Published On: Fri, Aug 26th, 2022

National Symbols of Turkey and Their Symbolic Importance

National Symbols of Turkey

Turkey is a country that places a high value on symbolic things and their meanings. Turkish makes significant efforts to respect both the meaning and the symbolism of the items in its culture.

National Symbols of Turkey

Let’s do some research on the various national symbols of Turkey and the meanings associated with them. By the way, if you wanted to travel to Turkey for your summer vacation, you can apply online for an eVisa for Turkey.

National Flag of Turkey

Turkey National Flag

On a background of red, the Turkish flag features a crescent moon and a star, both of which are white. The design originally appeared on the flag of the Ottoman Empire.

Although there are tales that tell of the founder of the Ottoman Empire having a dream in which he saw a star and a crescent moon, the first iteration of the Turkish flag wasn’t used until the 18th century.

There are varying interpretations regarding what the star and the moon represent. Some people believe that the star symbolizes independence, while others believe that it depicts the rich history of the Turks.

There is no denying one fact. The flag, which in Turkish is sometimes referred to as the red banner, carries a great deal of significance for Turks and is held in high esteem as an important unifying factor throughout the nation.

Check out these best places to visit in Anakara, the capital city of Turkey.

National Animal of Turkey

National Animal of Turkey

The grey wolf is revered as Turkey’s national animal. A myth explains the reasoning behind this behavior. The Turkish people were said to have left Asia in search of a new home, and the tale known as Ergenekon recounts how a grey wolf brought them to Anatolia.

The grey wolf was given a significant role in Turkish folklore and culture as a result of this fable.

The environment would be severely off-kilter without the presence of grey wolves. They become a significant limiting factor for their prey as a result of their superior hunting ability.

Farmers in Turkey have a negative perception of turkeys, despite the fact that they are the country’s national animal. As a result of terrified farmers and ranchers killing them to extinction in Turkey, the population of grey wolves is currently on the decline.

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These days, grey wolves are being reintroduced to particular locations so that they can help repopulate certain areas. It is believed that there are between 4,000 and 5,000 grey wolves still living in Turkey.

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National Flower of Turkey

National Flower of Turkey

Tulips are considered to be the national flower of Turkey. You may get the impression that Holland is more of natural habitat for tulips, however, Turkey and Central Asia are actually where this flower originated.

In the 16th century, tulips were first cultivated from their wild ancestors and introduced into gardens and private residences. In the same century, Holland was the country that brought the first tulip back to Europe.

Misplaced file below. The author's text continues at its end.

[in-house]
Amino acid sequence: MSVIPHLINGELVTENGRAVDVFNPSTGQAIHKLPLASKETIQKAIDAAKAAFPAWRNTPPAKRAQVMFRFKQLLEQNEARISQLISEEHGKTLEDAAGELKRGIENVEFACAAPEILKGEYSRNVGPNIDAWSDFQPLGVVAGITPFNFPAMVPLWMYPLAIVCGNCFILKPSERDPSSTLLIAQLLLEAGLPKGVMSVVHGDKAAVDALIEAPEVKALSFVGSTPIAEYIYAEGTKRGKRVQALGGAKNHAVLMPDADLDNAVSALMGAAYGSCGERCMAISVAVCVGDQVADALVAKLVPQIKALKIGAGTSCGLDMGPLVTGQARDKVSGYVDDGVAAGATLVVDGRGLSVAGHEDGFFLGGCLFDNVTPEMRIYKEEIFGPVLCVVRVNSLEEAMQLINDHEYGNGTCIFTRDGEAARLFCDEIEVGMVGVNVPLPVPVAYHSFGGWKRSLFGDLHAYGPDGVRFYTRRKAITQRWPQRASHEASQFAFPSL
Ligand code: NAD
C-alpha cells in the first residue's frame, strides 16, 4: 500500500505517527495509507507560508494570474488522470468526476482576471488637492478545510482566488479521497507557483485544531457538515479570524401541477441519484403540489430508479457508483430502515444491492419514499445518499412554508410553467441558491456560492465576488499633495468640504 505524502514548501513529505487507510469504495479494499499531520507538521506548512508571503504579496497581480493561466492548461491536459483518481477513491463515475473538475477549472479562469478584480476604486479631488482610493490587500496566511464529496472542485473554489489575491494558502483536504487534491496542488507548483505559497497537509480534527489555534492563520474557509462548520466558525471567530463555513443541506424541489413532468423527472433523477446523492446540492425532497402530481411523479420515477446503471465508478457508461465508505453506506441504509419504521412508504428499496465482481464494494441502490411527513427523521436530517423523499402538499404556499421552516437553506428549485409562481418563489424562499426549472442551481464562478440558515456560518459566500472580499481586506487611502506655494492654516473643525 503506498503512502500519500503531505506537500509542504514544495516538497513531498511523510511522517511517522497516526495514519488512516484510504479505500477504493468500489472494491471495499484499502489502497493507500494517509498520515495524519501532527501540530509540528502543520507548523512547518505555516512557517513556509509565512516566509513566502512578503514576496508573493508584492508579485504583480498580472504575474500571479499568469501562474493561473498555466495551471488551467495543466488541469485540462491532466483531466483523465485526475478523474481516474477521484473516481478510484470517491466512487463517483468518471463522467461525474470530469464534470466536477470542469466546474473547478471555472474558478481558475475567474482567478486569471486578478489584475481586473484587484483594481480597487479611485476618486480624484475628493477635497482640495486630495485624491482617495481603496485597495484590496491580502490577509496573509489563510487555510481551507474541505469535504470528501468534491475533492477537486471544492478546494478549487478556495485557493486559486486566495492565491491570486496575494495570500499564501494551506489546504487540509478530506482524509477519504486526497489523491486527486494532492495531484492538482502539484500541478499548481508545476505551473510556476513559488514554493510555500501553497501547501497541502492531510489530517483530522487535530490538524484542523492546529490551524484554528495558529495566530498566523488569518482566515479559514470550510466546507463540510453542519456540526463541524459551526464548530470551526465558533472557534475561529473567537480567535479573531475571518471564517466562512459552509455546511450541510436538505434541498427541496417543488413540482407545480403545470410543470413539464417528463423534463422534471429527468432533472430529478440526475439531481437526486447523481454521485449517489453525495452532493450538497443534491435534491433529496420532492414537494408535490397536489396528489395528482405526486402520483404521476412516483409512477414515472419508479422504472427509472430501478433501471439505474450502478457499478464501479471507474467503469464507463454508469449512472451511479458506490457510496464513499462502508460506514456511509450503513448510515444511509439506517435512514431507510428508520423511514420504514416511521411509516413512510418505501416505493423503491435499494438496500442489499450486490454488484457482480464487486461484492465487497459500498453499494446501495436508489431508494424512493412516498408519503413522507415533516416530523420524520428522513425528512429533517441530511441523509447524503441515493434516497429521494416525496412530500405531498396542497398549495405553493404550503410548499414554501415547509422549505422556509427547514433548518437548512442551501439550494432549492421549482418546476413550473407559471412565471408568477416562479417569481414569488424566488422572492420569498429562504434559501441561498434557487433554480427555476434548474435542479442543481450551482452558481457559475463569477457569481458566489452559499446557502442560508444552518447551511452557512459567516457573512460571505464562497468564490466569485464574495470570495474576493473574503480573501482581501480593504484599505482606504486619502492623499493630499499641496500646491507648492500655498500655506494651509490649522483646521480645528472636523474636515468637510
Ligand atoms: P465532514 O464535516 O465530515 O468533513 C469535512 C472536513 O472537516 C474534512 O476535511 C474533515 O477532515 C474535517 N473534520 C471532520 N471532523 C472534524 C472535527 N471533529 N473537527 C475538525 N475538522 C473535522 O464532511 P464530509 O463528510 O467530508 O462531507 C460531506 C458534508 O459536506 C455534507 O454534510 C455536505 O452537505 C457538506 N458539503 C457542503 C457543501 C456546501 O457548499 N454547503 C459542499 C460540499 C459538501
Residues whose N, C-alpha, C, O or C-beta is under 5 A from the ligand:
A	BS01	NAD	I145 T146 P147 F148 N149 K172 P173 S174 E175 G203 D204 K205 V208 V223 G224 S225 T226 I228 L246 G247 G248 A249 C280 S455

There is a period of time known as the Tulip Era in the history of the Ottoman Empire. This is an additional fascinating fact. The Tulip Era was renowned for its exquisite gardens and extravagant way of life.

During this time period, it was important to take time to enjoy oneself and life in general. During this time period, tulips were considered to be more than just a type of flower; rather, they were a symbol of refined style.

Don’t forget to visit these 9 famous mosques in Turkey on your first Turkey excursion.

National Drink of Turkey

Turkey National Drink Raki

The aniseed-flavored whiskey known as rak is considered to be the national beverage of Turkey. Raka is produced by distilling grapes twice. In Turkey, there is a proper way to consume rak. The drink known as meze is traditionally served alongside water and rak.

You have the option of drinking your raki neat or mixing it with water, depending on your preference. Because it is such a potent beverage, it is customary to sip it very slowly while one is eating.

Whenever there is a reason to celebrate and a big number of people are gathered around the dinner table, the evenings are apt to become rowdy, with everyone getting up to sing and dance.

Ayran is another traditional drink consumed throughout Turkey. A mixture of yogurt, water, and a little bit of salt is blended together to make this beverage.

Turks have a soft spot for it, despite the fact that it is, to say the least, an acquired taste. The first time you try it, you might realize that it’s a little strange.

National Sport of Turkey

kirkpinar-oil-wrestling-festival

Oil wrestling is Turkey’s national sport. The reason for this game’s name is that before it begins, all of the competitors are doused in olive oil and left to dry.

Because of the oil, the game shifts away from a focus on power and towards one that is more concerned with technique and style because the circumstances are so slippery.

The objective of the game is to throw your opponents to the ground and turn them around such that their belly buttons are facing the ceiling. Wrestlers wear specialized bottoms known as kspet, which weigh approximately 13 kg each.

The oil wrestling competitions that are part of the Krkpnar Festival take place in the same city called Edirne year after year. The event has been held in the same location continuously since 1346, making it a particularly well-established custom.

The winner of the competition at the end of the year is awarded prizes totaling approximately one hundred thousand dollars. It’s not so horrible, is it?